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  3. Beanie Girl

    Beanie Girl Well-Known Member

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  4. jim1964

    jim1964 Well-Known Member Premium Member

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    When minor scuffs are scrubbed with the wrong cleaner,and mark the walls badly,where is this classed as.Not intentional,but still caused by the tenant?
     
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  5. thatbum

    thatbum Well-Known Member

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    It depends. Why wouldn't the resulting marks be removable though?:
     
  6. jim1964

    jim1964 Well-Known Member Premium Member

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    The paint has been removed due to scrubbing the initial marks.Must have used oven cleaner.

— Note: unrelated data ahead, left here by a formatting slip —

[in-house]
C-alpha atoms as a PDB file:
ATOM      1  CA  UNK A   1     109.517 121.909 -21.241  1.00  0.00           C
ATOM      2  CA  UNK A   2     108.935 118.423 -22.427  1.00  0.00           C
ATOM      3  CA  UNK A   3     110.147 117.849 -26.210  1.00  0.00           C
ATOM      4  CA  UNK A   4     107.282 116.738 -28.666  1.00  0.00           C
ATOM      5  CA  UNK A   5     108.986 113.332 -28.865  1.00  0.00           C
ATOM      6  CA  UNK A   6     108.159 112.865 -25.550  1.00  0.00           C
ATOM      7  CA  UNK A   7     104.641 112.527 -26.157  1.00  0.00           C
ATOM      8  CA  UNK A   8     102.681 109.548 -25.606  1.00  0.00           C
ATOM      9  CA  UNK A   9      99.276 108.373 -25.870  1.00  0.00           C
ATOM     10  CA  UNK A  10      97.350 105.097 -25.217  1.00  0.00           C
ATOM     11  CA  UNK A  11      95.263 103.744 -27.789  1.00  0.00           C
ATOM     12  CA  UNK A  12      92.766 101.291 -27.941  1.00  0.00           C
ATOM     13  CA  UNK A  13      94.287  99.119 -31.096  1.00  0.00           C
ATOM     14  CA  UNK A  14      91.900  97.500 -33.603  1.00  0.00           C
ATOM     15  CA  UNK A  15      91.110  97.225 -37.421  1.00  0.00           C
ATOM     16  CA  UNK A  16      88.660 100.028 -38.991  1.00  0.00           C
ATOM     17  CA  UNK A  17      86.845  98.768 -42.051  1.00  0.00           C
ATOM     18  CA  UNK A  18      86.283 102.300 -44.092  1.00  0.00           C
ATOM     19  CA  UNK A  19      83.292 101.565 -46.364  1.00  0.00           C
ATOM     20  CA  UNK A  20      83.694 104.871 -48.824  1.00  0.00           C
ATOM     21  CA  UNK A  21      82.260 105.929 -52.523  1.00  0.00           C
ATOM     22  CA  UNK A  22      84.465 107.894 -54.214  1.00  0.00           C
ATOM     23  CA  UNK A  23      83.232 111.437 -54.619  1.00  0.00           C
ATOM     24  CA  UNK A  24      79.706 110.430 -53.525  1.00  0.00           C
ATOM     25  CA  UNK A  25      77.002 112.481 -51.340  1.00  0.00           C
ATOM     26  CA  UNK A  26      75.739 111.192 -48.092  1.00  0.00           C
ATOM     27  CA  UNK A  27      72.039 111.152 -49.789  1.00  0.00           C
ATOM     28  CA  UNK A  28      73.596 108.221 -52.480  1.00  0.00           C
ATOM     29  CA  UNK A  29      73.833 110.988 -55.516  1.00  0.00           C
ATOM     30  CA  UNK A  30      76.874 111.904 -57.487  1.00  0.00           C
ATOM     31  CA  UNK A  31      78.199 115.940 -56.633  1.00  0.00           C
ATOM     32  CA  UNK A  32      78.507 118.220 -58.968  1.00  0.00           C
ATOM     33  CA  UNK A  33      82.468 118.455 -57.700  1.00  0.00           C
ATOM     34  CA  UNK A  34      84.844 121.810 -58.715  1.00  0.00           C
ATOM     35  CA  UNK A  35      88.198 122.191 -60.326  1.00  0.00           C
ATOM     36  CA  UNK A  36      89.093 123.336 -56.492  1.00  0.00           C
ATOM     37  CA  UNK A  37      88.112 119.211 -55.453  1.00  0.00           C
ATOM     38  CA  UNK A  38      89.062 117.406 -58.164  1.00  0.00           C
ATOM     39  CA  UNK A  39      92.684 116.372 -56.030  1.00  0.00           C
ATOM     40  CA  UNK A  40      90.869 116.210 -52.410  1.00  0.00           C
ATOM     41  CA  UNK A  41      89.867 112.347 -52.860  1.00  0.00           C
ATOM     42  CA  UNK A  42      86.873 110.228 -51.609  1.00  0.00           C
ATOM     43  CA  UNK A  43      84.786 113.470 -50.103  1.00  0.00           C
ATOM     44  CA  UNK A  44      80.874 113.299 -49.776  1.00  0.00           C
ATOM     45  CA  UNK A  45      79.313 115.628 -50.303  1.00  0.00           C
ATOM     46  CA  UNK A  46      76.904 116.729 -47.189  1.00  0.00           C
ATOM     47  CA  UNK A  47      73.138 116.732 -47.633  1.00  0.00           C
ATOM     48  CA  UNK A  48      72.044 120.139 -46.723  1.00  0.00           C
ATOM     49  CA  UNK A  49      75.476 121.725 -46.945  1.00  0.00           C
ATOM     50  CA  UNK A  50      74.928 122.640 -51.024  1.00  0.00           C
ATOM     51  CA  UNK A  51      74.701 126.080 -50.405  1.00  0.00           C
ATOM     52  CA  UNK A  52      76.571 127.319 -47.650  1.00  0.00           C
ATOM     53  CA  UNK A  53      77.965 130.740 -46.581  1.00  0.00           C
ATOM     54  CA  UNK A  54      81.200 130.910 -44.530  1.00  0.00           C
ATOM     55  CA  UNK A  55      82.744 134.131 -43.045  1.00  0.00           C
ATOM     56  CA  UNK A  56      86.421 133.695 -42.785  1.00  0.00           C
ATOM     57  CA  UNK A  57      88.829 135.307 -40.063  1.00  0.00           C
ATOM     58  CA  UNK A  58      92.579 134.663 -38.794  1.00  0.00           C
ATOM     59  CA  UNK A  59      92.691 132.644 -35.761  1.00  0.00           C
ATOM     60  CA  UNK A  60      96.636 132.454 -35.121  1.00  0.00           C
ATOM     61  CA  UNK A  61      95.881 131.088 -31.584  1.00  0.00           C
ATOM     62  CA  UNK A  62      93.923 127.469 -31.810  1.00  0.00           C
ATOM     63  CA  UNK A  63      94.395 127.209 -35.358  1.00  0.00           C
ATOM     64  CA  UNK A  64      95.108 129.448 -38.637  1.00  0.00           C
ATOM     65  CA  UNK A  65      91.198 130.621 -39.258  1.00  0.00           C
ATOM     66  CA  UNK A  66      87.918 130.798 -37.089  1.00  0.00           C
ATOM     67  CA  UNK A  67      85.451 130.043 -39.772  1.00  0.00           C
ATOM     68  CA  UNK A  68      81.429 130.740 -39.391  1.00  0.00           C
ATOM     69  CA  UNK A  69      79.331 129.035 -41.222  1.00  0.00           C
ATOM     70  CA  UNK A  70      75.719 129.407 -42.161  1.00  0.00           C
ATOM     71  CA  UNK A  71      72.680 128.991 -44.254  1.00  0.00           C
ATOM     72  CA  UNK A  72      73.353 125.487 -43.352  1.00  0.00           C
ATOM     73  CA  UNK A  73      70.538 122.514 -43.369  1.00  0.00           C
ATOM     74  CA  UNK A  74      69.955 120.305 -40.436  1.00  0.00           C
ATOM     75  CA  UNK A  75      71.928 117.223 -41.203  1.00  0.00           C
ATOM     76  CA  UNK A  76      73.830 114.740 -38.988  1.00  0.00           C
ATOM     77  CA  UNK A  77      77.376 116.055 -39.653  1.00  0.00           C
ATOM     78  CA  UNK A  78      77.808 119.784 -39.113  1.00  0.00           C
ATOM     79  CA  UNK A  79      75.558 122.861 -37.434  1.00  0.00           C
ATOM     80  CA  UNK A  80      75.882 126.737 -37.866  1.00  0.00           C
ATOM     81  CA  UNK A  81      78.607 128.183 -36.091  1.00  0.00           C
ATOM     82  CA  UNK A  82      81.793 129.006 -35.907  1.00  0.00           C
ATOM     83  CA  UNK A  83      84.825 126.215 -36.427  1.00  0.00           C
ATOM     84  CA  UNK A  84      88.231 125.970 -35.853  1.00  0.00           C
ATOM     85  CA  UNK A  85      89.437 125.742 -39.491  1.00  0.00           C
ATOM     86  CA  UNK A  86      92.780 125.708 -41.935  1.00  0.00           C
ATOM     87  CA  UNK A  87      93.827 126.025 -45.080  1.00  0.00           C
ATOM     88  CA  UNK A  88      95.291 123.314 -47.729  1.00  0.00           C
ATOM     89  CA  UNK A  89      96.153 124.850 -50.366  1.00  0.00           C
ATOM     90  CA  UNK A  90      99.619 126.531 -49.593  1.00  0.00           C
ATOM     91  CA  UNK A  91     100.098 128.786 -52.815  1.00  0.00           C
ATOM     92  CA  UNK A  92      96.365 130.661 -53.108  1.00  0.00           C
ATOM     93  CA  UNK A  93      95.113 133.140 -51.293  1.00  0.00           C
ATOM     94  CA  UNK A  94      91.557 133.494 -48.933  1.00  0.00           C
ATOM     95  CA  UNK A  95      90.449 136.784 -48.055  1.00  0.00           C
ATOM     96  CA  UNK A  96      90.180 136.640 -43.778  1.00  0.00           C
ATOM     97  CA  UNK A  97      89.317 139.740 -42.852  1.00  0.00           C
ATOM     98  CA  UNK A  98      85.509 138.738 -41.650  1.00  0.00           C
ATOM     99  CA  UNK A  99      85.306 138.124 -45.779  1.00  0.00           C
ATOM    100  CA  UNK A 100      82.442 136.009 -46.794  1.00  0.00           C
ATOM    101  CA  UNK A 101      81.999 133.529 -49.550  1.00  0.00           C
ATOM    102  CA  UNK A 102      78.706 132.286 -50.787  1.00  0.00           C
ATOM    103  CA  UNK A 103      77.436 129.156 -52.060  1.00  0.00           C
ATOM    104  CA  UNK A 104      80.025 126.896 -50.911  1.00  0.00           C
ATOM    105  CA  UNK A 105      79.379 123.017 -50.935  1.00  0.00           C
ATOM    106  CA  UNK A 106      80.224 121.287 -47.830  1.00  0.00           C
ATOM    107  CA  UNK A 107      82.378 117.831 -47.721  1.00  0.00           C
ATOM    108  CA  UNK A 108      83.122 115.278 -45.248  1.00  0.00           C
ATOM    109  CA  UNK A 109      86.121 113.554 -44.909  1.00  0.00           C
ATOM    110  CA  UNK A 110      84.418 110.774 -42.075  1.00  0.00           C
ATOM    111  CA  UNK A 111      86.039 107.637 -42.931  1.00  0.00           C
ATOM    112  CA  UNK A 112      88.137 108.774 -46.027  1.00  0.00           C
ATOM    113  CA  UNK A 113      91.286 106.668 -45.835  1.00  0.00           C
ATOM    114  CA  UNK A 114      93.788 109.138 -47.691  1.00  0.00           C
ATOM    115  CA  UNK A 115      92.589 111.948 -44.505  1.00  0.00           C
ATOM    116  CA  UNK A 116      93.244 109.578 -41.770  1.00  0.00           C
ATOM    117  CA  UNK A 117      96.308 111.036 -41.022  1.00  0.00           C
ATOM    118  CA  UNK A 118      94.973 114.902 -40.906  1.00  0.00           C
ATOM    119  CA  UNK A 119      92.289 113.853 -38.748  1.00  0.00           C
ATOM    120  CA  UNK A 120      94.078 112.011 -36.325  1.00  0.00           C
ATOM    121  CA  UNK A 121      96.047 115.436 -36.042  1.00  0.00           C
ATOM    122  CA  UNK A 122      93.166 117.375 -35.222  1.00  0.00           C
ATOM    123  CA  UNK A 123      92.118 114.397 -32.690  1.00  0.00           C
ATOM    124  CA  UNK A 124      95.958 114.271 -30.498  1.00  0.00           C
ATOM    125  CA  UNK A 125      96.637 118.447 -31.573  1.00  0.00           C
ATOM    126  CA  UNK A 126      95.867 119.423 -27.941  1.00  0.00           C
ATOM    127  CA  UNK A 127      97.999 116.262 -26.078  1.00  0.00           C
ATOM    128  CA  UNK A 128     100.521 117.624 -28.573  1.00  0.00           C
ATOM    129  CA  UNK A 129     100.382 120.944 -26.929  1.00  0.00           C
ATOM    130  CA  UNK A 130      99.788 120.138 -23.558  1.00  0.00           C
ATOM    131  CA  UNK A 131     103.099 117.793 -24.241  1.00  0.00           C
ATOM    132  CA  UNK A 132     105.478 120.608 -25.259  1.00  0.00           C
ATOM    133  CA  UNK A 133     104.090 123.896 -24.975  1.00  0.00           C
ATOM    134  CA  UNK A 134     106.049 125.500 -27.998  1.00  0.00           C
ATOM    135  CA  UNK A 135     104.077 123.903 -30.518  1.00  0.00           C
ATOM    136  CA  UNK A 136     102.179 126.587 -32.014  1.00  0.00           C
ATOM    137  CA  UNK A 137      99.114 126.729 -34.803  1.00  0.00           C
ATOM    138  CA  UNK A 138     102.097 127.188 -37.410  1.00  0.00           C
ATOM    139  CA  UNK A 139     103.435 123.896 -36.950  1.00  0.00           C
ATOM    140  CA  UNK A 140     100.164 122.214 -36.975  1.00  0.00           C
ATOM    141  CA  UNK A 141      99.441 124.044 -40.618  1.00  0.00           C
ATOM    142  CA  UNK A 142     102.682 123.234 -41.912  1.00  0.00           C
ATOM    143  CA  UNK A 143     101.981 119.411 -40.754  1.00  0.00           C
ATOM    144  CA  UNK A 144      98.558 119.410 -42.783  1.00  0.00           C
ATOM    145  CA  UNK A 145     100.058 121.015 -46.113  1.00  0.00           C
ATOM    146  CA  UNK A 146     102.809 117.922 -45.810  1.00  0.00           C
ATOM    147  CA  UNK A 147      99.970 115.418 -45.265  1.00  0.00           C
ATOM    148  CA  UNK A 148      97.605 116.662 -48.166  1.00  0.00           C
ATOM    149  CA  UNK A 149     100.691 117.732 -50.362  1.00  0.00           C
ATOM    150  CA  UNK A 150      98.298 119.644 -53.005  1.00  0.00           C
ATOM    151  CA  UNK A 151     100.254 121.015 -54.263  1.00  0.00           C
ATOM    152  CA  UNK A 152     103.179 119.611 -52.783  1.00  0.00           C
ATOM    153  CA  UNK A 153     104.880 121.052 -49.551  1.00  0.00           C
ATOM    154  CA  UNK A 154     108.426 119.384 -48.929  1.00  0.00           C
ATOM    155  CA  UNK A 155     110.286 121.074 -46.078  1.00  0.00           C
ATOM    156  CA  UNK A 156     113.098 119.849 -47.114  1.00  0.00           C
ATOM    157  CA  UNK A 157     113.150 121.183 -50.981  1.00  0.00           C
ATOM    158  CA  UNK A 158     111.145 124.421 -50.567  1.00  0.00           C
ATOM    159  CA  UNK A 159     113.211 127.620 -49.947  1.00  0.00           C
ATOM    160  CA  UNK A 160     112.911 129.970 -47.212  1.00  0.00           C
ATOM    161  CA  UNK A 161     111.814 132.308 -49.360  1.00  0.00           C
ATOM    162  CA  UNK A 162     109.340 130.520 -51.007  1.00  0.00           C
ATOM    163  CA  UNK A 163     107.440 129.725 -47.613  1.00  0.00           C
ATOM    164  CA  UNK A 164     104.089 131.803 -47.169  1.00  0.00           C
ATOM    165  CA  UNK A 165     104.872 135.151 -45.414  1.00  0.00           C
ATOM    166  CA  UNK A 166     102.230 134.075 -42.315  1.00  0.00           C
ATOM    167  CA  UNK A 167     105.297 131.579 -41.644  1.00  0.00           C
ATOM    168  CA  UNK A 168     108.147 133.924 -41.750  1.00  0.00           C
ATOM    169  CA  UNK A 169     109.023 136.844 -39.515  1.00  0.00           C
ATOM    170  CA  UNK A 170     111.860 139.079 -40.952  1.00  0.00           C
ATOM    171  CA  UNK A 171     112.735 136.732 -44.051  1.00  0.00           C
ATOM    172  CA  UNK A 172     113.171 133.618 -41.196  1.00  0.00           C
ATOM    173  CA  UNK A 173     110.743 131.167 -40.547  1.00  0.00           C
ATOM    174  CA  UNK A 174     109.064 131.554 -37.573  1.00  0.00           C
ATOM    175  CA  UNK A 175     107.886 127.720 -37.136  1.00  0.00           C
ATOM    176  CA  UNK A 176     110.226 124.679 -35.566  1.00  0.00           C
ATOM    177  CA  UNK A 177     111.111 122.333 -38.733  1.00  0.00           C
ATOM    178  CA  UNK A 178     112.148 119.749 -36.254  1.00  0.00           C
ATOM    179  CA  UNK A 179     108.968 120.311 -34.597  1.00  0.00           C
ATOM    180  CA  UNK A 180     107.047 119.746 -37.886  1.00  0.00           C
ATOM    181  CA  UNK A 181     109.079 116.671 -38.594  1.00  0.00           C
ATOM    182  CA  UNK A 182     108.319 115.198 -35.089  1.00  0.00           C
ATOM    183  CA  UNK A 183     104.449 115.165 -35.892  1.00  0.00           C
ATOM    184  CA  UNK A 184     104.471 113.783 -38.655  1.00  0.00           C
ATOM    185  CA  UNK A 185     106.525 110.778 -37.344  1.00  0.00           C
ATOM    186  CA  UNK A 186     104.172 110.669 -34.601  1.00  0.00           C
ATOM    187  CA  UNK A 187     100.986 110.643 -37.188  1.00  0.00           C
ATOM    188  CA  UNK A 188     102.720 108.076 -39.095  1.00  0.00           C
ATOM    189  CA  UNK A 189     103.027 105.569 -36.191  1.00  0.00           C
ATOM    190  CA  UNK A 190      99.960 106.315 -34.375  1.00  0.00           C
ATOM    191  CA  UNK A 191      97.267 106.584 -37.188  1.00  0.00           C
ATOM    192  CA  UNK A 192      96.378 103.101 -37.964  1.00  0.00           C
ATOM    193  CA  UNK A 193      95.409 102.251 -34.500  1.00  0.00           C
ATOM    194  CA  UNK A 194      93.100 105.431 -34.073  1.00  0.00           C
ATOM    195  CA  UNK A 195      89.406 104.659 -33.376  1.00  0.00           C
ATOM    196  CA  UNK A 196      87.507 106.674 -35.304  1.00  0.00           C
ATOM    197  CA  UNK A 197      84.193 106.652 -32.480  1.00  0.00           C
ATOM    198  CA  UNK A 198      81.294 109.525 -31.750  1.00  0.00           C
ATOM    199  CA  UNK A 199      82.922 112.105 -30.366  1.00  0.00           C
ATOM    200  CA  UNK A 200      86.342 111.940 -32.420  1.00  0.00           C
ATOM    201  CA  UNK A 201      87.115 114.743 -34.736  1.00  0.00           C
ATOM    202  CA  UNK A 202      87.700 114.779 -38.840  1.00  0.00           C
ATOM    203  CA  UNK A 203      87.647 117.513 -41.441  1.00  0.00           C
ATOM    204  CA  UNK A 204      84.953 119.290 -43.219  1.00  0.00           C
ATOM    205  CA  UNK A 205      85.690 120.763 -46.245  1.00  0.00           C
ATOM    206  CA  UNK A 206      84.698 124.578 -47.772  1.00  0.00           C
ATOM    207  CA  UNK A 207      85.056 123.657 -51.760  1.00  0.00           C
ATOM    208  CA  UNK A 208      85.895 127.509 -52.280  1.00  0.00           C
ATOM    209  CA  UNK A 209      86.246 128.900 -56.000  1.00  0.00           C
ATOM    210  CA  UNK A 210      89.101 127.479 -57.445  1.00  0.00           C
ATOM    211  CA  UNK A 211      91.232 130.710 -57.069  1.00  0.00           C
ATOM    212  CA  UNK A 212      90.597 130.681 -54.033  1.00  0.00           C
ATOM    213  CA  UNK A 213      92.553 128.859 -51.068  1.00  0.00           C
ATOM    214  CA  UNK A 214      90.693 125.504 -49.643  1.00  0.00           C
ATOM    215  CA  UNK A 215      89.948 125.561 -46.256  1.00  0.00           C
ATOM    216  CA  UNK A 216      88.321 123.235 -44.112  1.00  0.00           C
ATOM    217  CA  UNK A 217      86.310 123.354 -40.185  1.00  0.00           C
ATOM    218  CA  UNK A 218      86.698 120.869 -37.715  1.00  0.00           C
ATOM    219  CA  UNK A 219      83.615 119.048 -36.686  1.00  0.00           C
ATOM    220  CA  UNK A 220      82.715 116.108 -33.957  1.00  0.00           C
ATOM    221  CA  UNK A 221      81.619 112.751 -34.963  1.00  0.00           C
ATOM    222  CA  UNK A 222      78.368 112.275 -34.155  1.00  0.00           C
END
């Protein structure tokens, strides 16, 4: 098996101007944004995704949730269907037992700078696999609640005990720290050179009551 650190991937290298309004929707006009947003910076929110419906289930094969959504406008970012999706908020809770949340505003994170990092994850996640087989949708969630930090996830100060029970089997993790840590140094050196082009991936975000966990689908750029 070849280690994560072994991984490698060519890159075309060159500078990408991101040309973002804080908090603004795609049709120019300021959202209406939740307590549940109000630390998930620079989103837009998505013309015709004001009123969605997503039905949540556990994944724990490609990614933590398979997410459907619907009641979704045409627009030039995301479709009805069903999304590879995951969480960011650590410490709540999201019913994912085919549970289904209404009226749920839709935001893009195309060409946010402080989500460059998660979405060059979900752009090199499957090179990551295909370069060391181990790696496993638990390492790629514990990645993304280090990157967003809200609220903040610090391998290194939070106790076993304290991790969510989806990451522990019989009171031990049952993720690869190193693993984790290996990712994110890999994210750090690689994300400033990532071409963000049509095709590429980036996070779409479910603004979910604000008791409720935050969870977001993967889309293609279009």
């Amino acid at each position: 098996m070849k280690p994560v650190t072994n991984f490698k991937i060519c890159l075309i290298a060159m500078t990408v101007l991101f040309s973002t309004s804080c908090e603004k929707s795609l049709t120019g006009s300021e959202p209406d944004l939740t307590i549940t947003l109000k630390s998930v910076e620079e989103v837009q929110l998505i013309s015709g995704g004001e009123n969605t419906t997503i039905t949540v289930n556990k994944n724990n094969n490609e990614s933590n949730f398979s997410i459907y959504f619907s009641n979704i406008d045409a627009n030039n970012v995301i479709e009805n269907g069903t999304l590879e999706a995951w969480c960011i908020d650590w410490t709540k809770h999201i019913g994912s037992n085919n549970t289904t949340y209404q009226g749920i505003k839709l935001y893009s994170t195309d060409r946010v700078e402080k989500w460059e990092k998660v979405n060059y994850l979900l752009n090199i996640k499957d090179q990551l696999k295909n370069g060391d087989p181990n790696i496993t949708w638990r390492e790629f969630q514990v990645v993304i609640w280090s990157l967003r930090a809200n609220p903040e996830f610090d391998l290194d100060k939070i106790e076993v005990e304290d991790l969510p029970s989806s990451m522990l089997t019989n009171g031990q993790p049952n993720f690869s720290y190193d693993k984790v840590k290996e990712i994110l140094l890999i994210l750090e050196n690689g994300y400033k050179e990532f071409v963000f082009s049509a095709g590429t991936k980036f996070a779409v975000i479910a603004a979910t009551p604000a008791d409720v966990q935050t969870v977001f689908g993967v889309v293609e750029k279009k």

7. thatbum

    thatbum Well-Known Member

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    Probably negligent damage then. Ironically, the initial scuff marks were possibly not the responsibility of the tenant to fix anyway.

    Although the situation could be complicated by whether you or your agent told the tenant they had to fix it...
     
  8. Xenia

    Xenia Adelaide Property Manager Business Member

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    I would put this under tenant compensation to the landlord. Some go through, some are challenged, worth a go Jim.
     
  9. Xenia

    Xenia Adelaide Property Manager Business Member

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    OH - I just realised I have over 1000 posts!